Academic journal article Trames

Difficulties in Acquiring Theoretical Concepts: A Case of High-School Chemistry

Academic journal article Trames

Difficulties in Acquiring Theoretical Concepts: A Case of High-School Chemistry

Article excerpt

Introduction

Great difficulties in understanding theoretical scientific concepts have been determined in different areas, including chemistry (Driver, Squirer, Rushworth, & Wood-Robinson 1995, Garnett, Garnett, & Hackling 1995, Griffiths 1994, Pozo, Gomez, & Sanz 1999, Stavy 1995). As empirical studies have shown, pupils develop synthetic conceptions that often describe microscopic processes in terms of perceptual macroscopic entities. Pupils believe that copper molecules melt when copper melts, that atoms have the colour of their substance and that they behave like tiny visible things (e.g. either float or sink to the bottom in a solution) (Albanese & Vincentini 1997, Boo 1998, Driver et al. 1995, Griffiths & Preston 1992, Stavy 1995, Valanides 2000). Similarly, instead of thinking that matter consists of particles, pupils think that particles are in the substances like germs or small pieces of material (Renstrom, Andersson, & Marton 1990).

It is possible that the reason children are not actually using concepts learned from school explanatively can be clarified with the help of the Vygotskian distinction between everyday and scientific concepts. According to Vygotsky (1934/1997, 1934/1994), everyday concepts develop from concrete perceptible instances when children single out some common salient features of concrete objects while abstracting from others (e.g. water or ice are different everyday concepts). Such concepts are unsystematic and strictly empirical. Scientific concepts, on the contrary, are defined in relation to each other and are connected with referents only indirectly through their integrated syntactic networks--perceptual and other features are here recombined into new, supposedly more informative, structures. For example, from the point of view of chemistry, water and ice are the same substance even if they are not perceptually similar. Scientific concepts are usually formally learned at school (by verbal definitions, models or symbols) and they refer to entities children have not immediately experienced in their lives, and therefore are difficult to make sense of.

The structure of chemical science embodies these psychological differences between everyday and scientific thinking extensively. Different configurations of atoms and molecules do not have directly perceptible referents, yet they produce different kinds of perceptible substances and their changes. What chemistry education is trying to achieve, is to set up a cognitive non-perceptual sign-mediated structure in a child's cognitive system which afterwards enables them to predict and explain the whole range of visible changes of substances. Children's initial frameworks, however, are based on everyday concepts. For example, after having observed a needle, a pin, and a coin sinking in water, a child concludes that all small objects sink and begins to use this concept for predicting the behaviour of different objects in water (Karpov & Haywood 1998). The predictive powers of these concepts are, without doubt, narrower and often misleading.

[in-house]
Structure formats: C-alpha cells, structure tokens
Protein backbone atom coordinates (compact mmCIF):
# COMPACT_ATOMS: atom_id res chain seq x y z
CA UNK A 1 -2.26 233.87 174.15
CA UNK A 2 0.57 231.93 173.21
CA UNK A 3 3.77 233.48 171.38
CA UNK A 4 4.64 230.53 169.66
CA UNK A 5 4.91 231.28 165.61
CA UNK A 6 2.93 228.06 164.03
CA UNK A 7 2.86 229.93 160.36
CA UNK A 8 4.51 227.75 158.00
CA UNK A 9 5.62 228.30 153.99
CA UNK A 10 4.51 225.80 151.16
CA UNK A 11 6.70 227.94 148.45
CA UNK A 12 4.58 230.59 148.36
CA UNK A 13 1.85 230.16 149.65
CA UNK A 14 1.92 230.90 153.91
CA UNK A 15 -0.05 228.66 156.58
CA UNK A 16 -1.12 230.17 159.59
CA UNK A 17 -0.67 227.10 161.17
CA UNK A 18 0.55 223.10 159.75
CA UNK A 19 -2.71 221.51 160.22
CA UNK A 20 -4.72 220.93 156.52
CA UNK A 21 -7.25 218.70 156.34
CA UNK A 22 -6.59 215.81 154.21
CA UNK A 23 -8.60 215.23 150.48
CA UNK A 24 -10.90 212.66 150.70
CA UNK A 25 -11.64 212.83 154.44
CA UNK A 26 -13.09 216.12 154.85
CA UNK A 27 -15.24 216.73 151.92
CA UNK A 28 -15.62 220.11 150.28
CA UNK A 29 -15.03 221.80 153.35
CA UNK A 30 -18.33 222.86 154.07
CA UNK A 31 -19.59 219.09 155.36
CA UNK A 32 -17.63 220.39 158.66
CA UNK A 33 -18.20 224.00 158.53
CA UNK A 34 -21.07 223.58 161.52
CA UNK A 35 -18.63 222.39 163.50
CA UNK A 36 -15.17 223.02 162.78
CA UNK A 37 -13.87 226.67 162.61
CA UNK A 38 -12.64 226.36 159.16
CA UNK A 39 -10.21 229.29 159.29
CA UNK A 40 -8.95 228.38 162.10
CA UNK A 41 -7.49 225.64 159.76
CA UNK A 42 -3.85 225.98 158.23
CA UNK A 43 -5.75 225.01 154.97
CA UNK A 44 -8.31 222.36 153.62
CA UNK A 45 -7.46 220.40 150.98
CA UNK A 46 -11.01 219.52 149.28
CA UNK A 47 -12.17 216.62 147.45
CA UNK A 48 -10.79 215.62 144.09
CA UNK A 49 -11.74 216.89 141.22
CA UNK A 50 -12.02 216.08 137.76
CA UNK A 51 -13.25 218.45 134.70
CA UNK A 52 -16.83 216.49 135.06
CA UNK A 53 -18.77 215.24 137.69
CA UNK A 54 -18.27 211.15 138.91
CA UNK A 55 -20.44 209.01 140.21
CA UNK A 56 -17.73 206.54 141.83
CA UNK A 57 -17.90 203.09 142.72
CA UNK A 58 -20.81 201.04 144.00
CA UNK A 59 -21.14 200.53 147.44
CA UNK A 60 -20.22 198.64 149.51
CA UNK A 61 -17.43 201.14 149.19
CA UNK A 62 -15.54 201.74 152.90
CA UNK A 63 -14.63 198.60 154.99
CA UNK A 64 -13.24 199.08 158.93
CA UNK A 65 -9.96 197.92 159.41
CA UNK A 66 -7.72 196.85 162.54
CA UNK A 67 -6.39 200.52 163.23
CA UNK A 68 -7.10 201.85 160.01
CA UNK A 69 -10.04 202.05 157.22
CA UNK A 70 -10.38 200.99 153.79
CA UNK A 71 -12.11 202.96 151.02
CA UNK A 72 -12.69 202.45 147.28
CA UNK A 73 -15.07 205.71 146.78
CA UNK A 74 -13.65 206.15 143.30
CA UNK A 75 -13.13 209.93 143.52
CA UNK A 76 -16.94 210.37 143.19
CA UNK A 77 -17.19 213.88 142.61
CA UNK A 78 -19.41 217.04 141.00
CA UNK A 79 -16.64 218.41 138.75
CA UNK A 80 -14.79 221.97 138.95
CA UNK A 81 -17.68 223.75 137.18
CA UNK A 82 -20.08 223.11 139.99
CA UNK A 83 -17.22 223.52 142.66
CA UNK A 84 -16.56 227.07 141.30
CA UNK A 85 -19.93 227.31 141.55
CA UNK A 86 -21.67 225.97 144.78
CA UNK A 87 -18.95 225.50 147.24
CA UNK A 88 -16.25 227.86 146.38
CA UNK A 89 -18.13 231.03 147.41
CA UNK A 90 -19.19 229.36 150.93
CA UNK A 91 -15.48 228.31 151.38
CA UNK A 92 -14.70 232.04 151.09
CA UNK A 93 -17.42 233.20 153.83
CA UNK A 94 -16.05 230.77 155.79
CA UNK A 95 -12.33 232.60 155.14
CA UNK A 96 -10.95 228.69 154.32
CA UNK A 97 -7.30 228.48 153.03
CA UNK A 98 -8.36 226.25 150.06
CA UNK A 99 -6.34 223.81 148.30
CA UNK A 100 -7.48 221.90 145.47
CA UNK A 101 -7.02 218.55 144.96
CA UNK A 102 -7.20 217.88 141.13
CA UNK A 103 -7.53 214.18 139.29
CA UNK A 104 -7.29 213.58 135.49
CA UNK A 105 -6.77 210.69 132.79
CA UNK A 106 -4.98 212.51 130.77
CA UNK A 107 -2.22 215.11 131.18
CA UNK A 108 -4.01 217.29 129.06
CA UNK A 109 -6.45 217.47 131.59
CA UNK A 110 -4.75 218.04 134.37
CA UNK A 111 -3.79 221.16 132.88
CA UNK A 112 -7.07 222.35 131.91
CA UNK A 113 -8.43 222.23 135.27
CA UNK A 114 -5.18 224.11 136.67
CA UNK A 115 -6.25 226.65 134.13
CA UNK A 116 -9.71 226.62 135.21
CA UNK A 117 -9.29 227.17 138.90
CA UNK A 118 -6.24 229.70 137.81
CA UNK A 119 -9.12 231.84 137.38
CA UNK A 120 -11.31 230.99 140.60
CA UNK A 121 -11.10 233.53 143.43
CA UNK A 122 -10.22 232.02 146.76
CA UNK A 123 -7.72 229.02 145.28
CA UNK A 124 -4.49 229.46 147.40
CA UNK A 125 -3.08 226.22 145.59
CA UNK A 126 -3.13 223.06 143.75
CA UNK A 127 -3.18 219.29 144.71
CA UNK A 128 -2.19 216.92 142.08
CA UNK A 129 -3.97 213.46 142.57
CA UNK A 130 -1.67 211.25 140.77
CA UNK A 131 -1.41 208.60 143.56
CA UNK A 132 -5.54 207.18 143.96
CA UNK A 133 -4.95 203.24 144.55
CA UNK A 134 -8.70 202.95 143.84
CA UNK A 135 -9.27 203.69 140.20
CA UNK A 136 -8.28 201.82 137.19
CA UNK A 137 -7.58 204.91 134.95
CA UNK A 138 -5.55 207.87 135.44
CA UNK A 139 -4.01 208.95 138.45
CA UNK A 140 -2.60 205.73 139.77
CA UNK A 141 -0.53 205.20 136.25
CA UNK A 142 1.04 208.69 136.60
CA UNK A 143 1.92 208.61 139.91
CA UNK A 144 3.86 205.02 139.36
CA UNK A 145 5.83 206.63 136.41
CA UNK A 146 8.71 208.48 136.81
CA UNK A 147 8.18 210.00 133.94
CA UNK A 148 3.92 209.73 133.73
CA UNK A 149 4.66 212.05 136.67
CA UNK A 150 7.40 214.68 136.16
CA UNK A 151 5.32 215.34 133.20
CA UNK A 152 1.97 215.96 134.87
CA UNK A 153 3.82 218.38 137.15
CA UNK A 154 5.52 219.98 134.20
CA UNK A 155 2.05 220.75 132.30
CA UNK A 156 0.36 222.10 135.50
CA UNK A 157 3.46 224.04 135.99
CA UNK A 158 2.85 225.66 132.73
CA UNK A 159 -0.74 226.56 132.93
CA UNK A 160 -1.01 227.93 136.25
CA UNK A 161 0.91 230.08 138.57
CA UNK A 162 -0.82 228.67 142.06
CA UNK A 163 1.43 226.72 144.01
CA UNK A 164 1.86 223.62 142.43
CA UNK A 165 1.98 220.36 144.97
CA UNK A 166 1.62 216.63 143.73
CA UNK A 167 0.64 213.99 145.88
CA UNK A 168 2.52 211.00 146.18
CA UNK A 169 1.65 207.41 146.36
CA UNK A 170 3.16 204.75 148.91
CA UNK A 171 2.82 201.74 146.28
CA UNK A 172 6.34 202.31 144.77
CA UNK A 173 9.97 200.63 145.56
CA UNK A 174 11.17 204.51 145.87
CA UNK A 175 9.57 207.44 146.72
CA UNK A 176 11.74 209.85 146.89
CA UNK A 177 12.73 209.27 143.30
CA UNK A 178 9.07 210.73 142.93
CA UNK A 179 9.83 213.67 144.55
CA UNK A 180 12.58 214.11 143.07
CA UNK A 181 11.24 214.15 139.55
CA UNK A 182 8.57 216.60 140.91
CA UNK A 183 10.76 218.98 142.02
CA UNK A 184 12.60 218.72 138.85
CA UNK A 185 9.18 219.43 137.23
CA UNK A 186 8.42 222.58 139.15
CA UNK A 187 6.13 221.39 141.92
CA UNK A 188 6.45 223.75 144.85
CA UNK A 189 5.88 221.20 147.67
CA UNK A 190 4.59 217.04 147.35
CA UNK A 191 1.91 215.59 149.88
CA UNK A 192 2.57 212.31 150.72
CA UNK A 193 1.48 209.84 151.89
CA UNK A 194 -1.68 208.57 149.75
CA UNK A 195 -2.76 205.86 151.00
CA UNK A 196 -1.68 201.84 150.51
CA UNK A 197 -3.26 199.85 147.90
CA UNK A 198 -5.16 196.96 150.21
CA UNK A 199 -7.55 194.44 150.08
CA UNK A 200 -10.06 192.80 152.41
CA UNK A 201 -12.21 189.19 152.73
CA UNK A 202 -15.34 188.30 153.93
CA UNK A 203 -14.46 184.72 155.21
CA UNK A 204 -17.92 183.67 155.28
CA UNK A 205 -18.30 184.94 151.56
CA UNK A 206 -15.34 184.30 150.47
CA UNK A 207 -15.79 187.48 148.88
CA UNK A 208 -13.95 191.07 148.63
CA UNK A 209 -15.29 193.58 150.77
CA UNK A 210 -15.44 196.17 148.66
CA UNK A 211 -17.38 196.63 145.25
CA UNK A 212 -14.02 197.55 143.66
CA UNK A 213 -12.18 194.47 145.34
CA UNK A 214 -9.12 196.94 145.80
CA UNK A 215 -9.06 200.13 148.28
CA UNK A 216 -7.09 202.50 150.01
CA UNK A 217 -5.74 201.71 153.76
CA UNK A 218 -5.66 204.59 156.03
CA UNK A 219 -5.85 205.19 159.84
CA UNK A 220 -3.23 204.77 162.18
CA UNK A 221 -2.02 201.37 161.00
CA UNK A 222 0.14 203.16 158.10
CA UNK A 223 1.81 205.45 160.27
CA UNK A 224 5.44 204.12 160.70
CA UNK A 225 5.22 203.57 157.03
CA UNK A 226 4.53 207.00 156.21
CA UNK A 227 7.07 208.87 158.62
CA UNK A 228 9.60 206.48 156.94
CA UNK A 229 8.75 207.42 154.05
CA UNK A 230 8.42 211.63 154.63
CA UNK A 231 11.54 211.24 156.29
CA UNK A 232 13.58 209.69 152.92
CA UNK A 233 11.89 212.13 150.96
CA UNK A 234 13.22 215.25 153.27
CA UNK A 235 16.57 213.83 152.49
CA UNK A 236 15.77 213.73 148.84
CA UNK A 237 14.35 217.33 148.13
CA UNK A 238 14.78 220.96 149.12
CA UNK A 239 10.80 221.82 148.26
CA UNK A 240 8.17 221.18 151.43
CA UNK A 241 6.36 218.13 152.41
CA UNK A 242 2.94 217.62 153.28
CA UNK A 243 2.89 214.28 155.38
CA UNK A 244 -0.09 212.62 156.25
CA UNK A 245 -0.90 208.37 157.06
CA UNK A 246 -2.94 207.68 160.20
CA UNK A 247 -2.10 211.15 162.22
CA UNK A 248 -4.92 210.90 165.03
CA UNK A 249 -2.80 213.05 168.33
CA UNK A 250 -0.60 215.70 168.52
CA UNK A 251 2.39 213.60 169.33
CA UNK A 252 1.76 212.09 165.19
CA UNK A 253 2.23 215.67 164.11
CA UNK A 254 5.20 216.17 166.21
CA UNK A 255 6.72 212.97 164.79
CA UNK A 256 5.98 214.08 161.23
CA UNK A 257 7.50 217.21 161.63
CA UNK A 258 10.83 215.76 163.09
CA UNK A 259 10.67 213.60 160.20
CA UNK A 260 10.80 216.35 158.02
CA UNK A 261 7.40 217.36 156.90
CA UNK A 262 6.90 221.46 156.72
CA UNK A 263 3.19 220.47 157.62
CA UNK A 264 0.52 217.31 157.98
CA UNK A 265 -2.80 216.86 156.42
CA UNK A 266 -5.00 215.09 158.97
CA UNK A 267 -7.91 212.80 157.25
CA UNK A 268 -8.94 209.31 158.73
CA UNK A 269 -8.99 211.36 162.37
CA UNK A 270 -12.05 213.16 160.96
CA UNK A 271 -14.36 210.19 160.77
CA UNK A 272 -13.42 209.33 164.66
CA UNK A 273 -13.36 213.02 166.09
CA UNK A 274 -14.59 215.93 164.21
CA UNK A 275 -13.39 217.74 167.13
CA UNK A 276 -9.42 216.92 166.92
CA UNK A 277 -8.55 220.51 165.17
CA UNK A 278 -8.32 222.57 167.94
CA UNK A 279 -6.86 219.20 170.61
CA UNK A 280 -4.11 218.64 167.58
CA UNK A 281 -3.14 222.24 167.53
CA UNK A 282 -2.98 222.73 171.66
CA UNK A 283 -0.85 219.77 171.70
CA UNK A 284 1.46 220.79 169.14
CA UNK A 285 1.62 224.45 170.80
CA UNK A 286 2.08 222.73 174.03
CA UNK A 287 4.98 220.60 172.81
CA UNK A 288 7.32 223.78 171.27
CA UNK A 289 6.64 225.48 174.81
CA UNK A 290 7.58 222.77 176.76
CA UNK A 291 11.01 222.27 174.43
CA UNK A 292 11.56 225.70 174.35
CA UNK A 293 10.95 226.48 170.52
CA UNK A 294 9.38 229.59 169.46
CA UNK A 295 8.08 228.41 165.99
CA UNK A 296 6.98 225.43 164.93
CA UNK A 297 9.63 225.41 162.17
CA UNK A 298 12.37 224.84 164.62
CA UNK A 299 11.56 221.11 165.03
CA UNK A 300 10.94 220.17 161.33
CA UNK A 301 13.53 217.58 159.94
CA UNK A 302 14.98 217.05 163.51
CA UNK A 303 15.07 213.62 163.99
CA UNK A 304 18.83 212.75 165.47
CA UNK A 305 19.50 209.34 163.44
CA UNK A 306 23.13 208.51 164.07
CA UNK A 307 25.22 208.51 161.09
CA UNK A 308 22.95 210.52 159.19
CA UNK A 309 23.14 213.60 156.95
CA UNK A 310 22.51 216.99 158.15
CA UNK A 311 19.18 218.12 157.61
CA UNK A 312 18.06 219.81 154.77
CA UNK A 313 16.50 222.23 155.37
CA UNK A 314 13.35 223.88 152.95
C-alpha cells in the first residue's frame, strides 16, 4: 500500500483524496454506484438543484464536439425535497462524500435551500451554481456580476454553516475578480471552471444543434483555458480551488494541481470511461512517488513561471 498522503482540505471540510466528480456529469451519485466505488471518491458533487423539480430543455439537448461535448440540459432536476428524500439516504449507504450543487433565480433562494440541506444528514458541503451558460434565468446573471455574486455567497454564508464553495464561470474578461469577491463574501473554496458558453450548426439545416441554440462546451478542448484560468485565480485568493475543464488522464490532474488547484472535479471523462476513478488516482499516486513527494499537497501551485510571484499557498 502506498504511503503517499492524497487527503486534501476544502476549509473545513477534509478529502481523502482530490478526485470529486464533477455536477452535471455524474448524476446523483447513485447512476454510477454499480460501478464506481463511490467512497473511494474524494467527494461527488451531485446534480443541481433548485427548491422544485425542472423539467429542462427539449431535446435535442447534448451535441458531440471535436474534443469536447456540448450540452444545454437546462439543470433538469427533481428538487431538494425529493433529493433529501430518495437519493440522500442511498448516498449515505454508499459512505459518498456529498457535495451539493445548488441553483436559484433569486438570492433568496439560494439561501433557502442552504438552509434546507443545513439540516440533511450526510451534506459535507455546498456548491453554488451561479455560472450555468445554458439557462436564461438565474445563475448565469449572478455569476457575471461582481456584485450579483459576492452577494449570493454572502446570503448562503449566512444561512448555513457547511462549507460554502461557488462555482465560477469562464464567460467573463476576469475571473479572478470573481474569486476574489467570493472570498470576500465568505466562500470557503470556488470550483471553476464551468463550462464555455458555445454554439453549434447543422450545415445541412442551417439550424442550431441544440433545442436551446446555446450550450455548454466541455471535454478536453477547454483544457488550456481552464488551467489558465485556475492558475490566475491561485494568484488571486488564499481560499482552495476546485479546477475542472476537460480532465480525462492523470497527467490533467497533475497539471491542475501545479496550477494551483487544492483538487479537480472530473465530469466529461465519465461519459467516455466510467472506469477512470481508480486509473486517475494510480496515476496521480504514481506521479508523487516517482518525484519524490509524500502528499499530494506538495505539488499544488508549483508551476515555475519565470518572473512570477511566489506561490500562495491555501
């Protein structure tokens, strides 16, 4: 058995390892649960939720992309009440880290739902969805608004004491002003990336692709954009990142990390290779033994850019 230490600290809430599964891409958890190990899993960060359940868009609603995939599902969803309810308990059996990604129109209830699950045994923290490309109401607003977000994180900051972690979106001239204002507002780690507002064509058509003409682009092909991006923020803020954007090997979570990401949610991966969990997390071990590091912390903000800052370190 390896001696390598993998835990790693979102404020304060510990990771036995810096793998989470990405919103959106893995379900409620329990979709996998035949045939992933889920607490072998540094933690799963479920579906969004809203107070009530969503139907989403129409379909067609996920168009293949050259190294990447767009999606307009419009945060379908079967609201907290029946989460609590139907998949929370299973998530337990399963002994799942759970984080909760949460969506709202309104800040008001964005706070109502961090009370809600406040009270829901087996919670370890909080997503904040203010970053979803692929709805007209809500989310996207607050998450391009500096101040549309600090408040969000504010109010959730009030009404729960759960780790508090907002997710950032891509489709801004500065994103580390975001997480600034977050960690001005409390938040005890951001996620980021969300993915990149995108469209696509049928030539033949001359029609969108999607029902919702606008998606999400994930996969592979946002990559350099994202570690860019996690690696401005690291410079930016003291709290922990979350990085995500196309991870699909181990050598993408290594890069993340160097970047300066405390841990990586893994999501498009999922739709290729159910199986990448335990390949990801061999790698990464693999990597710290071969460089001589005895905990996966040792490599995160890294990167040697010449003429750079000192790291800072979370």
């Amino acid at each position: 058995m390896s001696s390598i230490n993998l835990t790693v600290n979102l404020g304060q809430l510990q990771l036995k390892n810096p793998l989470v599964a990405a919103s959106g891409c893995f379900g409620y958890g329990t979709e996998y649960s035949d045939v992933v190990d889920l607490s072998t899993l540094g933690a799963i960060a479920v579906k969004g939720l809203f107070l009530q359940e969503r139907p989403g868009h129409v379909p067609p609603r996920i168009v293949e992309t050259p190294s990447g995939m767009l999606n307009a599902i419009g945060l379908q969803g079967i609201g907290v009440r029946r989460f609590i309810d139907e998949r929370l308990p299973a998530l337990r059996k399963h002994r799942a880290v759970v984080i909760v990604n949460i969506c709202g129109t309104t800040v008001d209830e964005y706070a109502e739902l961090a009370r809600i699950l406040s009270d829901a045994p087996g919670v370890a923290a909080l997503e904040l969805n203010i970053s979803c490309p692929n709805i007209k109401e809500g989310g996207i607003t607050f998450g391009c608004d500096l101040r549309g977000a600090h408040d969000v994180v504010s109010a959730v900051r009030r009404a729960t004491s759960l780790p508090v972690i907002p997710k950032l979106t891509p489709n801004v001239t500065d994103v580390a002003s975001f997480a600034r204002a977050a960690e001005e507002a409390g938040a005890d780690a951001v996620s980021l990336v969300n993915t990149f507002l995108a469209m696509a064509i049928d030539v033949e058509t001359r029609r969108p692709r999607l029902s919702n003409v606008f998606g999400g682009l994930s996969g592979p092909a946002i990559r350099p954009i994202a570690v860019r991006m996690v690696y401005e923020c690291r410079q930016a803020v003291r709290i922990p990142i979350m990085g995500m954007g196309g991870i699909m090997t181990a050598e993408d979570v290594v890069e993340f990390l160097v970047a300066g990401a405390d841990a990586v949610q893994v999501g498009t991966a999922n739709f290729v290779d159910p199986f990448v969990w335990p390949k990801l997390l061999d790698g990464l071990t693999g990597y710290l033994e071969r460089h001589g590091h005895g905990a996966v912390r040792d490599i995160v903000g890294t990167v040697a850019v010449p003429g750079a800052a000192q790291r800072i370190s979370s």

In that view, children have difficulties understanding scientific chemistry concepts because they cannot make sense of indirect and abstract chains of new concepts and simply put theoretical microscopic entities, taught in chemistry classes, alongside other perceptible things in the macroscopic world. Microscopic theoretical concepts are taken as new kinds of things one can see or touch, and these are understood in analogy to the everyday macroscopic world. As a result, as far as the explanatory framework is concerned, pupils remain within their initial conceptions, i.e. they think about chemistry in terms of everyday concepts. Hence, scientific concepts are understood as structurally equivalent to everyday concepts; pupils think that microscopic entities also melt, freeze, and evaporate and have colour like real substances (Albanese & Vincentini 1997). …

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